FT University Barack Obama

Net neutrality could be ‘competitive advantage’ for Europe if 'wrong' decision made in US, says Baroness Joanna Shields


By Jessica Davies, News Editor

November 19, 2014 | 3 min read

Tech City chair and digital advisor to the UK prime minster, Baroness Joanna Shields, has openly backed US president Barack Obama’s stand on net neutrality, saying it has become a “worrying” topic.

Speaking at The Financial Times' Innovate event in London this morning, Baroness Shields stated her support for Obama’s calls for rules that protect the openness of the internet, adding that the issue concerns her because it “could go in the wrong direction”.

However, she added that if the outcome is unfavourable in the US, it could provide a major competitive differentiation for Europe.

“It’s a hot topic and a worrying one, because it could go in the wrong direction…If it [net neutrality] goes the wrong way in the US this could become a competitive advantage in Europe,” she said.

Meanwhile she also spoke of Tech City's government-funded Digital Business Academy, which launched this morning in partnership with Cambridge University and UCL.

The free online platform has been designed to equip people with the right digital skills to either be able to both work for a digital company or start their own digital company, according to Baroness Shields.

Students can opt to take free courses from both Cambridge and UCL via the platform, with most courses understood to take up to six weeks to complete.

“The UK is the most digital nation in the G20, and we have the highest GDP for digital. We have an acute need for digital talent.”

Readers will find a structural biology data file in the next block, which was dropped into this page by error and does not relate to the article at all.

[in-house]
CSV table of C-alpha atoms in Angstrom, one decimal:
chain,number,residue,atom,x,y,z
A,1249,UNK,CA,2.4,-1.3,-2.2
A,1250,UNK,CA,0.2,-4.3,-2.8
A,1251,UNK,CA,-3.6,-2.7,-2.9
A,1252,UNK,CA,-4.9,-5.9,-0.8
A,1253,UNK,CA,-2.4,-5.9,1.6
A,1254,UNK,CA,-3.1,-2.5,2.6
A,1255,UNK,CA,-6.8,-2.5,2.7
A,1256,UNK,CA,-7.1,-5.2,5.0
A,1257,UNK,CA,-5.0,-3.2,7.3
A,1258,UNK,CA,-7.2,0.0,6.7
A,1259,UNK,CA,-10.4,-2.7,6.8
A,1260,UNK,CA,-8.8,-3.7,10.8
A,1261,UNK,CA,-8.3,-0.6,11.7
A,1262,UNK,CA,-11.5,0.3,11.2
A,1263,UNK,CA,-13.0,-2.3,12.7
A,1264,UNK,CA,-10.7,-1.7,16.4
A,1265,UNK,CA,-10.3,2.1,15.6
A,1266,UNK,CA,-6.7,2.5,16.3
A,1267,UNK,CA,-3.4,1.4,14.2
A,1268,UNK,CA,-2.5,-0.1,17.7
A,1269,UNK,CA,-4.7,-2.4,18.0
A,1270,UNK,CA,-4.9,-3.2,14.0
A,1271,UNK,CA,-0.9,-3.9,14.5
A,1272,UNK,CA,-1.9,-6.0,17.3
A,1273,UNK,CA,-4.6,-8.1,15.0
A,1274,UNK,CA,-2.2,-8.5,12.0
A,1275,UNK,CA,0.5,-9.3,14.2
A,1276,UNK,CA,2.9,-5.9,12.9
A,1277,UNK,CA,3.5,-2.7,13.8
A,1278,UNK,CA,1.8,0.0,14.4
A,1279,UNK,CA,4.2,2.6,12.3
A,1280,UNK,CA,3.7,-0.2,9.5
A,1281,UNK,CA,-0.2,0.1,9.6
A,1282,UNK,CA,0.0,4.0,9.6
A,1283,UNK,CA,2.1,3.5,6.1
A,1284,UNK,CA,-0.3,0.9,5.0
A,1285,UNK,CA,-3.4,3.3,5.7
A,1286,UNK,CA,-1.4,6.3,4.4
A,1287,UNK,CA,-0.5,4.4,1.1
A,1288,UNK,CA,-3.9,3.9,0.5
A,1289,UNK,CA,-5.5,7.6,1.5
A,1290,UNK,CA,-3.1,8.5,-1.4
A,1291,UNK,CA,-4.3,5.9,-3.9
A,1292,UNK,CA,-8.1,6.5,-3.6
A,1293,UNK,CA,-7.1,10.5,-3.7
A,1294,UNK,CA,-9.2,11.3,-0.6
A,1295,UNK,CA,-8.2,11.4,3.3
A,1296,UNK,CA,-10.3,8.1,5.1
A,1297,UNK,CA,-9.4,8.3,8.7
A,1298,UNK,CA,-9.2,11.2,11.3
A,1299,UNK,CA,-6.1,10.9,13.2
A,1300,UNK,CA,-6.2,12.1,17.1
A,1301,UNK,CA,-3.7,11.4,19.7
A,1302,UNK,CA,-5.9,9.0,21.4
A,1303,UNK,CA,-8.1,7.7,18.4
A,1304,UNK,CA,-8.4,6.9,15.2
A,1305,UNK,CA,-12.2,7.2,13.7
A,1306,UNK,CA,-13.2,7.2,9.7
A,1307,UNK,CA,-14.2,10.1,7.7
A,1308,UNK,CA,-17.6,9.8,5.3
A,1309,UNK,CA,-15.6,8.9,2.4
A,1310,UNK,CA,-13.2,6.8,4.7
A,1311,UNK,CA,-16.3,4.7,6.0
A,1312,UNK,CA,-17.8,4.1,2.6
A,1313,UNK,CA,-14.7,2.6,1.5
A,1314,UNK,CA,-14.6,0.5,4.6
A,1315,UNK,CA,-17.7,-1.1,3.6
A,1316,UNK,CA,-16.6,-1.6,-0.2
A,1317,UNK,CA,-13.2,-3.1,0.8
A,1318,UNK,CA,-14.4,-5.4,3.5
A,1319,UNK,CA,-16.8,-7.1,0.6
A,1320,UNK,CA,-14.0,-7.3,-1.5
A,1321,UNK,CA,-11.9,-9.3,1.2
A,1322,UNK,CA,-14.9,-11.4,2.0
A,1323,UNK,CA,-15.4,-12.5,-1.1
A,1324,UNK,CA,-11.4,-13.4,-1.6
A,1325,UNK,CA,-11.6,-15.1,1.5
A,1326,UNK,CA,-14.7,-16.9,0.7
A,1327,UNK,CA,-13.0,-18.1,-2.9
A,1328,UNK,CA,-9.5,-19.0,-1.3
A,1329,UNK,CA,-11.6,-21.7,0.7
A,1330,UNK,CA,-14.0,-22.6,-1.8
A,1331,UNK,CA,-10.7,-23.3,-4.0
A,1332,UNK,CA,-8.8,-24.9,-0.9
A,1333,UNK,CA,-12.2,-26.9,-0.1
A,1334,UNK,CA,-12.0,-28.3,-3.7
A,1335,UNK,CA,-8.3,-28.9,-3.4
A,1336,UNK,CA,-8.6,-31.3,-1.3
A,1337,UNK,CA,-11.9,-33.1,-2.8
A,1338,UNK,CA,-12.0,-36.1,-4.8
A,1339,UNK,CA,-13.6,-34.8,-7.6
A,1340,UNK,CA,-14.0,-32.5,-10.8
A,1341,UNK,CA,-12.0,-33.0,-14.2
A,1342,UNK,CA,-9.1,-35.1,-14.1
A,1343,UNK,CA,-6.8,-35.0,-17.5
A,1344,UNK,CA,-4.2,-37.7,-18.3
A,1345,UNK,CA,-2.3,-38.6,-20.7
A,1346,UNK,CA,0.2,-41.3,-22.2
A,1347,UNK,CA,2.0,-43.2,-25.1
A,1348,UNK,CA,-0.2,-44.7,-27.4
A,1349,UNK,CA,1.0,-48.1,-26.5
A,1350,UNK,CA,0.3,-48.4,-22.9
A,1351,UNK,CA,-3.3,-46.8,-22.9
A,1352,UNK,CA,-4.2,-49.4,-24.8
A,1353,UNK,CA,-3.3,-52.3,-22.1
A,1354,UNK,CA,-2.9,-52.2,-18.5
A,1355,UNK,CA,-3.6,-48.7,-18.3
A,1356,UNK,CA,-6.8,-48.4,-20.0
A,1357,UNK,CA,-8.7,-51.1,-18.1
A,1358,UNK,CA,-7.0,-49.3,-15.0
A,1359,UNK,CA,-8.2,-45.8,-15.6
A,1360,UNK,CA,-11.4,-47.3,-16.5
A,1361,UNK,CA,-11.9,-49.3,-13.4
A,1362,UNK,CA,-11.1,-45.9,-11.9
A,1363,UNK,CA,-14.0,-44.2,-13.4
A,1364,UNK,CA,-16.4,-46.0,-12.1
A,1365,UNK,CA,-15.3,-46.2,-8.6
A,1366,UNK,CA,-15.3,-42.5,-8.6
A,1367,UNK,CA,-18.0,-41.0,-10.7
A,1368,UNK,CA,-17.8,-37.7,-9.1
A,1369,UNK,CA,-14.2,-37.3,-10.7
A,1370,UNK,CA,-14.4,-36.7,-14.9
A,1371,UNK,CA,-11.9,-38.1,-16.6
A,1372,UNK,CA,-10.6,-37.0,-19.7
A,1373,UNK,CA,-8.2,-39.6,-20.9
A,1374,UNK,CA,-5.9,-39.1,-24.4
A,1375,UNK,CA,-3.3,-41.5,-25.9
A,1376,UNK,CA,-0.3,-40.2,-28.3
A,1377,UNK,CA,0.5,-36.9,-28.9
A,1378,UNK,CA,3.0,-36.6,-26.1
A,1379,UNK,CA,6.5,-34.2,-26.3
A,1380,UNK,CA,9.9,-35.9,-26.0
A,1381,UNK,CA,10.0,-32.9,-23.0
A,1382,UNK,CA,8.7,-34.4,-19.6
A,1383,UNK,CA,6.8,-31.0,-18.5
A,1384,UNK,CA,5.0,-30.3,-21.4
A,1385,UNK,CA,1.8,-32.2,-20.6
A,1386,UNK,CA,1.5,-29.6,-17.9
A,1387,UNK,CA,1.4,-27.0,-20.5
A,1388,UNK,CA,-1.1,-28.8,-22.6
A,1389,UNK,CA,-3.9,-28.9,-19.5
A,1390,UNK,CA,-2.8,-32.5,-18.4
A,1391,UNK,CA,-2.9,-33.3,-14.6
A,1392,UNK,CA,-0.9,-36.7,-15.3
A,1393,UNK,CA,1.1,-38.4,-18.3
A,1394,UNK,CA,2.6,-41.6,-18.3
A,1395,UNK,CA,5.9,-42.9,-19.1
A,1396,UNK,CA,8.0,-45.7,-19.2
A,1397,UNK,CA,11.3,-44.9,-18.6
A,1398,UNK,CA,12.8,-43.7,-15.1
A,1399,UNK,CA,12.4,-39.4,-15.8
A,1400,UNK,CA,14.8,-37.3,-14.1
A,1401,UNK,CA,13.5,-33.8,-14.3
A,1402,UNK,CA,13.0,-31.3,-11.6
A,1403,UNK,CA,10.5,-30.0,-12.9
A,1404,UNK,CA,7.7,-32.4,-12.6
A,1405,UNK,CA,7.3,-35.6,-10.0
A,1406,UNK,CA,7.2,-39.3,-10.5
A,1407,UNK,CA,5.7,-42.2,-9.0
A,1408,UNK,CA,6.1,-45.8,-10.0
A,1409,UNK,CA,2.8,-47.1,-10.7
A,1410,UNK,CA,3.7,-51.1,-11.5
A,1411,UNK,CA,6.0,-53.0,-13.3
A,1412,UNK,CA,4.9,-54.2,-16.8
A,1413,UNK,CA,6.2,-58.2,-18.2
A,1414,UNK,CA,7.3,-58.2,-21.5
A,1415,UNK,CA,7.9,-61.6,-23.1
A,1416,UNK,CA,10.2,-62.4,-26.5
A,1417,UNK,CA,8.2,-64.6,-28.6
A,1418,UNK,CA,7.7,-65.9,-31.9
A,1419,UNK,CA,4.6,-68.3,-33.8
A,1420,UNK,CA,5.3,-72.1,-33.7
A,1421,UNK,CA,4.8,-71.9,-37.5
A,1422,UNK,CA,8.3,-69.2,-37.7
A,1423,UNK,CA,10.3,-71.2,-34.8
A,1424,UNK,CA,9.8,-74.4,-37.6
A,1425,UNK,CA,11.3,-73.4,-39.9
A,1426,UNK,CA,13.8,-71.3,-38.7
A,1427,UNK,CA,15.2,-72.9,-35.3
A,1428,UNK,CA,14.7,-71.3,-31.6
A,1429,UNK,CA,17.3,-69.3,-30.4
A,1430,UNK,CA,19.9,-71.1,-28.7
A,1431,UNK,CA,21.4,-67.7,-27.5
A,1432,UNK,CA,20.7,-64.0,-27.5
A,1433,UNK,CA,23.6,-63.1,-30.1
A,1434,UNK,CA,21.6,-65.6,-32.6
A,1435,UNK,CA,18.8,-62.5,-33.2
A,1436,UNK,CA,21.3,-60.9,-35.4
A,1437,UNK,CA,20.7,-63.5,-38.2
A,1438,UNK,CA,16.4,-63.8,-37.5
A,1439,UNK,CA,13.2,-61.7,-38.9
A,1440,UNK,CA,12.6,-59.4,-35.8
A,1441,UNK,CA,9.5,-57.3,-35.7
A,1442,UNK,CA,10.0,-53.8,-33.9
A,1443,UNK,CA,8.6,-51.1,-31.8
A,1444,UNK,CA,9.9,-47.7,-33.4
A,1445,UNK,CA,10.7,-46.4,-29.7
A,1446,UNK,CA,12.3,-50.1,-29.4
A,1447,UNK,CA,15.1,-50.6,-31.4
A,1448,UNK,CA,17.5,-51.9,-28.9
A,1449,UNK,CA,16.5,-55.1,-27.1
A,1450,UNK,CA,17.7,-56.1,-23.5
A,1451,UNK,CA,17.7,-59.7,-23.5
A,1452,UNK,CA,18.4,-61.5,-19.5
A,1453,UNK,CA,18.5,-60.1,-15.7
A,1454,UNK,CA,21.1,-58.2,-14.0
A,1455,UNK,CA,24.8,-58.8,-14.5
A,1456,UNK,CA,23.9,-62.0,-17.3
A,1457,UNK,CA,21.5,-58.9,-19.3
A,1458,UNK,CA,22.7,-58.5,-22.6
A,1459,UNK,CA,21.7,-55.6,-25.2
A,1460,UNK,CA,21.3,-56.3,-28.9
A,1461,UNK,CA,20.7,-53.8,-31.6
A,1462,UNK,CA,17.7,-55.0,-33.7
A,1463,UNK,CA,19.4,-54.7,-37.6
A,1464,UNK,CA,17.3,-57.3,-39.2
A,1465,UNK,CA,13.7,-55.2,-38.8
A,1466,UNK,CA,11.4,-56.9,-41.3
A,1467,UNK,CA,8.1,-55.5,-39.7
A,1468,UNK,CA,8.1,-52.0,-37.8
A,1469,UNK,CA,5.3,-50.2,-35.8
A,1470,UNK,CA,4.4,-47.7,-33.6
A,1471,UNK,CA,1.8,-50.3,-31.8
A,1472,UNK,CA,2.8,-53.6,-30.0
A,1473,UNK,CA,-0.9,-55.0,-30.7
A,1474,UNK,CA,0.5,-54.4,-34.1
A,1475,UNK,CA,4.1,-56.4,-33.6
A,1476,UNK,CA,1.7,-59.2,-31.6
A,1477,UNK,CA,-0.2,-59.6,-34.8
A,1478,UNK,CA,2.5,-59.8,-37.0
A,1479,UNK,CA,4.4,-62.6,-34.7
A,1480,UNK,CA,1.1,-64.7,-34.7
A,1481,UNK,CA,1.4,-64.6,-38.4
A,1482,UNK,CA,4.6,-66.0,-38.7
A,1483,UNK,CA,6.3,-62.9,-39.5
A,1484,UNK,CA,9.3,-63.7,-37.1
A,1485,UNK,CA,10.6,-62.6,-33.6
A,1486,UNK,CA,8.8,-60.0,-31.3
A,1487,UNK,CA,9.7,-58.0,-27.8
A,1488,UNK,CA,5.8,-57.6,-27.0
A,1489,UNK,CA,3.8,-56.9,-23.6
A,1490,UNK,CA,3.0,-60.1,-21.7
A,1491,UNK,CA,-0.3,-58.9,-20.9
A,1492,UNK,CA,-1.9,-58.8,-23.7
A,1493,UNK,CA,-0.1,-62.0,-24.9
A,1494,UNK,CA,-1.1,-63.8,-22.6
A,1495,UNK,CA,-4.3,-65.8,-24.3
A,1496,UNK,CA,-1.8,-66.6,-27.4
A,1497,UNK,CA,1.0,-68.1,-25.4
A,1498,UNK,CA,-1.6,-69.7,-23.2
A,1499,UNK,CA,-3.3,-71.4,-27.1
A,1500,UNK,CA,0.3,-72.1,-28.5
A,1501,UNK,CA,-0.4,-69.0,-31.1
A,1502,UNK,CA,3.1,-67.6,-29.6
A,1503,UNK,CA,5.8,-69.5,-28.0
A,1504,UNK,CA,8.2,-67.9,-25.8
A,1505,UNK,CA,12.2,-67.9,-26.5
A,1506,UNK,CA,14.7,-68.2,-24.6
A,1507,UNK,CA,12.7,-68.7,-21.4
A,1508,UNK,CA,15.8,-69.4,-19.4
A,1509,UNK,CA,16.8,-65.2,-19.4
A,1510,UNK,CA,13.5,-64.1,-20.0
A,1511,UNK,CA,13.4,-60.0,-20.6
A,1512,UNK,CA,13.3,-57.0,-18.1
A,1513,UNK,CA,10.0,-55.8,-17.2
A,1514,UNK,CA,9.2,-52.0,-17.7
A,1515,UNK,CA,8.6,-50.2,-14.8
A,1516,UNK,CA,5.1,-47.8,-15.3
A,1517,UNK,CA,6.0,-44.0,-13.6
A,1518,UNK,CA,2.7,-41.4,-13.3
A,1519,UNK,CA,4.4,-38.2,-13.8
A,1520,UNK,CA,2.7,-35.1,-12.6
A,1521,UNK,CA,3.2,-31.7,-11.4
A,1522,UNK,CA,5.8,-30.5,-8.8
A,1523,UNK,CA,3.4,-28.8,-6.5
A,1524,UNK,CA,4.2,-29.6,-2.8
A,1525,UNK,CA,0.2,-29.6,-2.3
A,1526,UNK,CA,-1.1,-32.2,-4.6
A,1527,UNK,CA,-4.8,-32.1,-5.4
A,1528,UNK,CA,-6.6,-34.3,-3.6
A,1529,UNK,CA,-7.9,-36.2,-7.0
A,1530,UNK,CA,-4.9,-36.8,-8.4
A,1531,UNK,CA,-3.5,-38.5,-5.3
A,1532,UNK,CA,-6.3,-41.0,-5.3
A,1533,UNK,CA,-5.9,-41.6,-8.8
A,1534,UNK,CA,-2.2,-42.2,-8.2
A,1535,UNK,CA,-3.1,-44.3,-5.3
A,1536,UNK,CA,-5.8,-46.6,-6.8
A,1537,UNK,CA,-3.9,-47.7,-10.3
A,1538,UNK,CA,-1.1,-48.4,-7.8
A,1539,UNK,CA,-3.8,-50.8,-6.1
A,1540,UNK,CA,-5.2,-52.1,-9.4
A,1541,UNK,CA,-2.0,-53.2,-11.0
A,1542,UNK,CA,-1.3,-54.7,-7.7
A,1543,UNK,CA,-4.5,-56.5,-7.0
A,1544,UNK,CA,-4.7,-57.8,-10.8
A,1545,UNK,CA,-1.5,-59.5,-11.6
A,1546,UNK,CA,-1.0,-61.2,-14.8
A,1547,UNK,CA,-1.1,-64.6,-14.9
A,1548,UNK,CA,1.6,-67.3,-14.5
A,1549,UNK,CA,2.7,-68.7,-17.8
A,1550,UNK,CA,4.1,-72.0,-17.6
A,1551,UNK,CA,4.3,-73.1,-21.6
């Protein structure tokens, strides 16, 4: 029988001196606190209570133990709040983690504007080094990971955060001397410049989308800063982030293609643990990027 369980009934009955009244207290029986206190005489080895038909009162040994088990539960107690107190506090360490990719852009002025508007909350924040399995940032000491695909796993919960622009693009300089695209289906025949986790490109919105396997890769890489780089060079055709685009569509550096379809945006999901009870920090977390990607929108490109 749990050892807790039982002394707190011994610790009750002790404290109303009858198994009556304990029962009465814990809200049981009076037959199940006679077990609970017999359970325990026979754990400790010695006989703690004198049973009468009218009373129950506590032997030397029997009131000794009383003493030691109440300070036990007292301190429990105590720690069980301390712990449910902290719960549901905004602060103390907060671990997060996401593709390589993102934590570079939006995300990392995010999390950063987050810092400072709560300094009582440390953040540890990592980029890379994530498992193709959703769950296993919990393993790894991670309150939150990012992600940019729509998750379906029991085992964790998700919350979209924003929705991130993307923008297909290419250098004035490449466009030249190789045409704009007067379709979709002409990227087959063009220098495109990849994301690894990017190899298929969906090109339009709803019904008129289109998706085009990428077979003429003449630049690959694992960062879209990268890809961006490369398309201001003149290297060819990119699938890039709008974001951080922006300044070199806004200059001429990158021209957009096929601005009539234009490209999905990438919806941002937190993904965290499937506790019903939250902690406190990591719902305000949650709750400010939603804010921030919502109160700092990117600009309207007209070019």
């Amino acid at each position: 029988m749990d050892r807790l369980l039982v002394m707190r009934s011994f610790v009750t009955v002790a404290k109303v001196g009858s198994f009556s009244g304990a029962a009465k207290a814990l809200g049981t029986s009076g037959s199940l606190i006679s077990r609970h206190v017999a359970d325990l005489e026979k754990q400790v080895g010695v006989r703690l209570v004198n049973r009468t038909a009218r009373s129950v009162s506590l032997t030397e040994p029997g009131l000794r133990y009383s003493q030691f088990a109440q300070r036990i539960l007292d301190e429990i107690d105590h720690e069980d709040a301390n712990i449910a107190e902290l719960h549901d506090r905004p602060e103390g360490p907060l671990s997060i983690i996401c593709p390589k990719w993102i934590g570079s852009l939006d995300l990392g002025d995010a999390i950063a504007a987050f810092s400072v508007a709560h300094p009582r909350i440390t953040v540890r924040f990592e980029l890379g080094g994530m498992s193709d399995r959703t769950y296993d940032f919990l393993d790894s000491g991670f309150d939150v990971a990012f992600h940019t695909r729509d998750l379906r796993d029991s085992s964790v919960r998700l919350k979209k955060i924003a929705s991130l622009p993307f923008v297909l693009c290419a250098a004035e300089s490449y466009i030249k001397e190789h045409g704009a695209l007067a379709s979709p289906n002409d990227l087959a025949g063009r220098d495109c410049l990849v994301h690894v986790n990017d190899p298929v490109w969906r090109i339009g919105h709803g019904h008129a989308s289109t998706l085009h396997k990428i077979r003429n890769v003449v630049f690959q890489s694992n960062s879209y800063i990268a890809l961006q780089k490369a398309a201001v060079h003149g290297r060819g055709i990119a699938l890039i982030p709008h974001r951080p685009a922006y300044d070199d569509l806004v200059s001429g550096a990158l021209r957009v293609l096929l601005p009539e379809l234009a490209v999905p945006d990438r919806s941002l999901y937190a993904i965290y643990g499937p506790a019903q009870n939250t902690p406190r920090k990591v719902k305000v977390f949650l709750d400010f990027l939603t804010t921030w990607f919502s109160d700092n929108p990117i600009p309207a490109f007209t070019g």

She referred to recent figures which revealed the UK needs 750,000 more digitally-skilled people within the next few years if it is to maintain digital growth, stating that programmes such as the new academy will help address this skills deficit.

“The idea that you go to university to finish your education is a thing of the past. Any young graduate will be dipping in and out of new skills their whole lives to stay relevant.”

She also referred to research that has shown that students who are 18 next year will have 11 jobs by time they are in their thirties.

The UK has been recognised as a “tech powerhouse”, but did for a time have an identity crisis when it came to competing with the amount of innovation from start-ups coming out of Silicon Valley, according to Shields.

However, she praised the UK government’s open-data approach, something that will become even more important in an economy driven by the internet of things.

“With the internet of things unlocking the value of data will become even more important,” she added.

She also reinforced her stance on the importance of diversity in the workplace, adding that throughout her career “gender-balanced” and generally diverse work groups have always performed better than imbalanced ones.

Earlier this month president Barack Obama outlined his wish for tougher rules around net neutrality after ISPs had expressed that they should be granted the ability to prioritise higher-paying traffic.

He called for the Federal Communications Commission (FCC) to create a new set of rules to help protect net neutrality and ensure that neither cable companies nor phone companies can act as "gatekeepers" to the internet. The FCC has now postponed the vote on net neutrality until 2015.

FT University Barack Obama

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